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Argument: Net Neutrality means greater regulation of the Internet

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"Net Neutrality Will Increase Government Monitoring of Internet Traffic." Hands Off the Internet on Opposing Views: "Net neutrality calls for the Federal government to enforce standards on how online data is transmitted. But to accomplish this, there would have to be a significant increase in federal monitoring of online traffic at all levels to ensure compliance, including both the public Internet and dedicated private networks. Moreover, once inevitable disputes arose, federal courts would become involved, which would likely lead to even higher levels of monitoring."


Robert McDowell. "Hands off the Internet." Washington Post. April 9, 2010: "Curiously, the commission proposed rules even though studies by the FCC and the Federal Trade Commission found no evidence of market failure. And when the Justice and Commerce departments filed comments with the FCC in January, neither provided evidence of concentrations and abuses of market power in the broadband arena. To the contrary, the Justice Department sounded optimistic about the competitiveness of the broadband market. It even warned against imposing new regulations "to avoid stifling the infrastructure investments needed to expand broadband access.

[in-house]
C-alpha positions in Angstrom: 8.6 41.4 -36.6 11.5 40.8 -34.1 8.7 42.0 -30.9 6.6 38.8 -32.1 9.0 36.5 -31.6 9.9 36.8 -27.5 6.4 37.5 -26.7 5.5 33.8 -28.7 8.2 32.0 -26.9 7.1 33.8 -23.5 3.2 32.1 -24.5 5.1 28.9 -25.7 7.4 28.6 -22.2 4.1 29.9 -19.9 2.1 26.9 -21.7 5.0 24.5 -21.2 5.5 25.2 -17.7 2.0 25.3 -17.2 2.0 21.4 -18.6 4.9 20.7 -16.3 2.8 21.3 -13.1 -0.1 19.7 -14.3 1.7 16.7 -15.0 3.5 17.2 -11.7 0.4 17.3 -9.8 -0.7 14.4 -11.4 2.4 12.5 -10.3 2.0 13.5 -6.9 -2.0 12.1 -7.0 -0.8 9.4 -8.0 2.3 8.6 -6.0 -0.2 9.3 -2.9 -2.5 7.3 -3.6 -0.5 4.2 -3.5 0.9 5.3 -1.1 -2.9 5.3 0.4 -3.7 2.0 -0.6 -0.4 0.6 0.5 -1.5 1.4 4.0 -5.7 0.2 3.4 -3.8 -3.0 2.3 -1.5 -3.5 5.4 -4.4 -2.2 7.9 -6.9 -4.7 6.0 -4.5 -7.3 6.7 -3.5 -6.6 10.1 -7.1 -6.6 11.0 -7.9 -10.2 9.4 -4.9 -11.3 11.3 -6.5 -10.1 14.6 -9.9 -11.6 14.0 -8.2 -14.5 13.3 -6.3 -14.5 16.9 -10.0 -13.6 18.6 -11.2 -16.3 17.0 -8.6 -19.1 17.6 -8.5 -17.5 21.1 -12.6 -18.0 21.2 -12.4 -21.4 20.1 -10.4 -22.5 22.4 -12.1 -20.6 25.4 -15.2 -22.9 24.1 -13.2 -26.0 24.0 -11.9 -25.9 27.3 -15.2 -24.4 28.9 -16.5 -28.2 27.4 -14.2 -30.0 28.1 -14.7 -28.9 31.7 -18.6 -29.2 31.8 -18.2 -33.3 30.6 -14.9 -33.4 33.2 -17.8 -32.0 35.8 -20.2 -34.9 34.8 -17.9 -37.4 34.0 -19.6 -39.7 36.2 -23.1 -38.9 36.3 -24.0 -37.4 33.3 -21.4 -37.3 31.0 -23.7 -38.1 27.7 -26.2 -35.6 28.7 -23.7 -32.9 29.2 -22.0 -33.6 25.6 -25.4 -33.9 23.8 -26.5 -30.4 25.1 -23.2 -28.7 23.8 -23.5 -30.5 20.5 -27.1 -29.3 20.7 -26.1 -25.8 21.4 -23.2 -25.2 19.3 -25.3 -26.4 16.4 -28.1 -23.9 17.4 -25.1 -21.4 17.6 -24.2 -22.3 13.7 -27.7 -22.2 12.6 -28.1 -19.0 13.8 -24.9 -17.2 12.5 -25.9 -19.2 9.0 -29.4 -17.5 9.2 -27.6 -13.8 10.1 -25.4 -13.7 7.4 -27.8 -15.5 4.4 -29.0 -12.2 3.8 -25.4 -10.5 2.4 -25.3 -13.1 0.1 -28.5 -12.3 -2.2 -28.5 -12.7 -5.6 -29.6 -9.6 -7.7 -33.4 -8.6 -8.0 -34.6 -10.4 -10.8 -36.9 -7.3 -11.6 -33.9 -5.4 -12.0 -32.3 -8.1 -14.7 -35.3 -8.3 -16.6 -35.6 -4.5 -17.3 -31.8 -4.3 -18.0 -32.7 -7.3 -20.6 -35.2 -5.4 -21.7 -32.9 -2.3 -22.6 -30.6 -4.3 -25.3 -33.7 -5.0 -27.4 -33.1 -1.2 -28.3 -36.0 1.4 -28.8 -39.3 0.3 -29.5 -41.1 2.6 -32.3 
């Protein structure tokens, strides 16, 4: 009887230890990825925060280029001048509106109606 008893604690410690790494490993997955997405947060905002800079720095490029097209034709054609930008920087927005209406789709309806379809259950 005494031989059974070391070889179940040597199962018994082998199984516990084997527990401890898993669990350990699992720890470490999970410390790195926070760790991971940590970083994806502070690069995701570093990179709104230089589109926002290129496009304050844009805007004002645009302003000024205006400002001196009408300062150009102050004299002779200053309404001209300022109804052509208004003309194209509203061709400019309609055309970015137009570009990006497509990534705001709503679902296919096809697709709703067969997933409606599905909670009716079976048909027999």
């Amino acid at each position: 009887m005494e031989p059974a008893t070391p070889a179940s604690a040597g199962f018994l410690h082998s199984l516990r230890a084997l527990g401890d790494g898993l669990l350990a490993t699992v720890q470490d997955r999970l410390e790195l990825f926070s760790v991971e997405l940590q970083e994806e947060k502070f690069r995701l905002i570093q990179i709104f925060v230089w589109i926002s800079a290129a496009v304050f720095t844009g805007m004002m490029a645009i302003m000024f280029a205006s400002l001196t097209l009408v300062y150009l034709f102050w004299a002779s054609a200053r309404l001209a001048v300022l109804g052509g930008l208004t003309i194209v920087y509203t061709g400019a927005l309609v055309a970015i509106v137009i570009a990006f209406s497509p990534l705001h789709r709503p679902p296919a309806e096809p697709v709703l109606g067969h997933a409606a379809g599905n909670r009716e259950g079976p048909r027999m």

Nonetheless, the FCC may still consider imposing early-20th-century vintage "common carrier" regulations on 21st-century broadband technologies. One result of the new rules could be to make it harder for the operators of broadband "pipes" to build "smart" networks, which offer connectivity and other services or products.

As the distinction between network operators and application developers blurs, how will government keep up? Internet application developers own massive server farms and fiber-optic connectivity. Meanwhile, broadband companies develop and maintain software with millions of lines of code and have created app stores that are seamlessly connected to their networks. As technology advances, in the absence of market failure, should the government attempt to make distinctions between applications and networks under a new regulatory regime? Would it be able to do so in Internet time? Would any of this be good for innovation, investment and America's global competitiveness?

And how will FCC actions be perceived internationally? Countries that regulate the Internet more tend to be less free than those that are hands-off. Not only are some countries waiting for Washington to assert more authority over the Internet to justify their own state interference with the Web, but once government regulation of the Internet starts, it will become harder to pull back.

We should also ask whether we want business decisions affecting the Internet to be caught up in election cycles. It is inevitable that more government involvement will mean enforcement decisions are politically influenced."

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